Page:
We can go thru engineering 101 all day long but it would be so much easier if you just ask a specific question about a specific situation.
So if the jack stud rests on the subfloor with a joist directly underneath than that is sufficient to support that load? I get confused because I thought it had to rest on an exterior wall because that wall sits on the foundation.
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Old 03-22-2013, 05:43 PM   #11
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So if the jack stud rests on the subfloor with a joist directly underneath than that is sufficient to support that load?
not necessarily ..... what ever is under the column (jack stud) must be sufficient to carry the load. A single floor joist may or may be sufficient to carry the load, it depends on many factors
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Old 03-22-2013, 05:45 PM   #12
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Load transfer


here's something you can review, maybe it will help .... http://bct.eco.umass.edu/publication...ers-and-beams/
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Old 03-22-2013, 06:03 PM   #13
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Load transfer


Are you trying to do something or just trying to understand framing concepts?
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Old 03-22-2013, 06:40 PM   #14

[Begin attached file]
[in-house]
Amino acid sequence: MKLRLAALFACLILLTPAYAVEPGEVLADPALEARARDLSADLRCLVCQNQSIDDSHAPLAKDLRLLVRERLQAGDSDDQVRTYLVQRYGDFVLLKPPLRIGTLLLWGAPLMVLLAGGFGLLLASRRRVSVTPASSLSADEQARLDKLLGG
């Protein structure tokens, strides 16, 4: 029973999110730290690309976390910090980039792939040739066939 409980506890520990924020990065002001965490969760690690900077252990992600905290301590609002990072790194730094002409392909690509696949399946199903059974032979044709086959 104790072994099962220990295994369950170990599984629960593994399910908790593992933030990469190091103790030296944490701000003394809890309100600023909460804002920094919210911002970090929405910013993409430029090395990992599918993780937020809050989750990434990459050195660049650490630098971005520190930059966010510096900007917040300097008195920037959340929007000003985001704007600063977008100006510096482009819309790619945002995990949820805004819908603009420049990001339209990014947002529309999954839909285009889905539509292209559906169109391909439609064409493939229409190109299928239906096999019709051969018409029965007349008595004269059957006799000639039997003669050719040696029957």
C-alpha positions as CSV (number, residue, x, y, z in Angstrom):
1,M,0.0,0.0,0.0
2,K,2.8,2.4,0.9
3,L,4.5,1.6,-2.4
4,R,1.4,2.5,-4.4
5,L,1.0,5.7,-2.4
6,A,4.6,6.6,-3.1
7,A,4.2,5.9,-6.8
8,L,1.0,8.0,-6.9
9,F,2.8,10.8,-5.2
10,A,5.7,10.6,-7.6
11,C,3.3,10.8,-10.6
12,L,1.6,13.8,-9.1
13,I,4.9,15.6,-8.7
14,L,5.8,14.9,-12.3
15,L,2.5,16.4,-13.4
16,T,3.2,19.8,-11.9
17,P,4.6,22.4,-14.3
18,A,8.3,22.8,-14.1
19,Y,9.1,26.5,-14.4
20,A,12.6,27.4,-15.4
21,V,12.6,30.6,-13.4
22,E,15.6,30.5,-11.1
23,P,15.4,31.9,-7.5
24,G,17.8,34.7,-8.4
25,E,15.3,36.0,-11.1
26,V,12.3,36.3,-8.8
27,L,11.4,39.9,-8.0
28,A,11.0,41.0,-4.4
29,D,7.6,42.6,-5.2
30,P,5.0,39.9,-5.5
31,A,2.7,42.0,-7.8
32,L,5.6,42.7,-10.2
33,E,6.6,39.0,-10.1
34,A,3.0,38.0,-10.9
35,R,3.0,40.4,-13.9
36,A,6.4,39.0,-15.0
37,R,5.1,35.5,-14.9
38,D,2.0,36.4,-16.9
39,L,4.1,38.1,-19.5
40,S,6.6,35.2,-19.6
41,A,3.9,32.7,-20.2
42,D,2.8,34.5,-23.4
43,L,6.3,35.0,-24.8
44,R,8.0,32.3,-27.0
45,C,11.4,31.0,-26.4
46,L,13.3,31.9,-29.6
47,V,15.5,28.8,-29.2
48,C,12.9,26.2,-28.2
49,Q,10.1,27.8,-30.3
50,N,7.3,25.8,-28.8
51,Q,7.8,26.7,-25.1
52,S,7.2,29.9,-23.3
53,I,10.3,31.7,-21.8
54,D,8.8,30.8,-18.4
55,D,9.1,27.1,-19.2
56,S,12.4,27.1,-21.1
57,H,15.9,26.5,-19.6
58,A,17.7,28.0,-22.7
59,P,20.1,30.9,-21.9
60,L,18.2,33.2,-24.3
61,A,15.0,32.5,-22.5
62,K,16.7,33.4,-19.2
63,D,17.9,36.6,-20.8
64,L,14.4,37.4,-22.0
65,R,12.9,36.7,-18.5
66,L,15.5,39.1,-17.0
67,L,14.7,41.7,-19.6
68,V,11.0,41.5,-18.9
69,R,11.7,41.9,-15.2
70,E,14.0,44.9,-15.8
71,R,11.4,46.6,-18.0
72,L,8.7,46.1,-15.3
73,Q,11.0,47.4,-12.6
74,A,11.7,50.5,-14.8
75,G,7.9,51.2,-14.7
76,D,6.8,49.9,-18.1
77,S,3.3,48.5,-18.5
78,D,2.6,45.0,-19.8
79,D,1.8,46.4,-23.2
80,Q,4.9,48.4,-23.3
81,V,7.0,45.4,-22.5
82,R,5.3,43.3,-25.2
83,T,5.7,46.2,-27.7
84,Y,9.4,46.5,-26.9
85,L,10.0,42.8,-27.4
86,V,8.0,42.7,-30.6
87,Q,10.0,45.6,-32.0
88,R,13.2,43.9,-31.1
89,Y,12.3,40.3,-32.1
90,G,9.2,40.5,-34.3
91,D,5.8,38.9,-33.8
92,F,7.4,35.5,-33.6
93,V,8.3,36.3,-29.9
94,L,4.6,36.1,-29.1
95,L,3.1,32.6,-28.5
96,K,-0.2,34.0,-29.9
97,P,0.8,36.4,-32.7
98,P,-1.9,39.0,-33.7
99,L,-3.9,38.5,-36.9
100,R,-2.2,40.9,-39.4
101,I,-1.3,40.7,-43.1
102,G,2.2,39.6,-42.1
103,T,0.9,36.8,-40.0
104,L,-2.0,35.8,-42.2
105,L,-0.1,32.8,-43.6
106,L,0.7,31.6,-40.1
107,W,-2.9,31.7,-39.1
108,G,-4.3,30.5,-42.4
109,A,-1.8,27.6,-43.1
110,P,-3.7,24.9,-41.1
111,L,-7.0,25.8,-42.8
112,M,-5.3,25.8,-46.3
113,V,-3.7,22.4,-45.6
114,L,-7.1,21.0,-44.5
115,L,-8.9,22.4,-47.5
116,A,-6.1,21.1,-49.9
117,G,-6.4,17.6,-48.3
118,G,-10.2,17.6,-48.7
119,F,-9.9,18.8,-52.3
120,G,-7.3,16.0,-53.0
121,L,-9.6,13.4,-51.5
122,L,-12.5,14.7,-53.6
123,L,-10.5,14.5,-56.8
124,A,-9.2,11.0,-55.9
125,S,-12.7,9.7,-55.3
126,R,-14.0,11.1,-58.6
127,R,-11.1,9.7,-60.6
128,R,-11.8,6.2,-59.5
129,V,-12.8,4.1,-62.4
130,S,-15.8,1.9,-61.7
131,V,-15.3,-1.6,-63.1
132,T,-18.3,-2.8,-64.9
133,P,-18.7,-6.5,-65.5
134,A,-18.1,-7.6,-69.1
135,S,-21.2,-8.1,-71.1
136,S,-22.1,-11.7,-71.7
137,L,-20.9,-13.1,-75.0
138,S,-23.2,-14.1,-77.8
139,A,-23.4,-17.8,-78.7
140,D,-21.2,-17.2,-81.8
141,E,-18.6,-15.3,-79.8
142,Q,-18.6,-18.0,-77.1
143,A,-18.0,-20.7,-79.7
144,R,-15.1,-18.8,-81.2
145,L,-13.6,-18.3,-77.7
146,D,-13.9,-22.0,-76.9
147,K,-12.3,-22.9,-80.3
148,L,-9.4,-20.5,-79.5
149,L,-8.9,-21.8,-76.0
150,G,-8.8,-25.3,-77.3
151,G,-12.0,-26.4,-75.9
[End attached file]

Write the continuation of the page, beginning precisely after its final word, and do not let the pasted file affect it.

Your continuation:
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Load transfer


[QUOTE=GBrackins;1143267]not necessarily ..... what ever is under the column (jack stud) must be sufficient to carry the load. A single floor joist may or may be sufficient to carry the load, it depends on many factors[/

realistically you would want a beam that is supporting the joist to be where the jack stud rests, correct?
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Old 03-22-2013, 06:42 PM   #15
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Are you trying to do something or just trying to understand framing concepts?
Just trying to understand more yes...Like another question for example...when you have a 2 story house you have stairs and landing leading to the 2nd floor. This creates a void in the below floor joists so you have to double up and add some header joists, correct? Do you have to support those stairs all the way to the foundation or are they not really structural?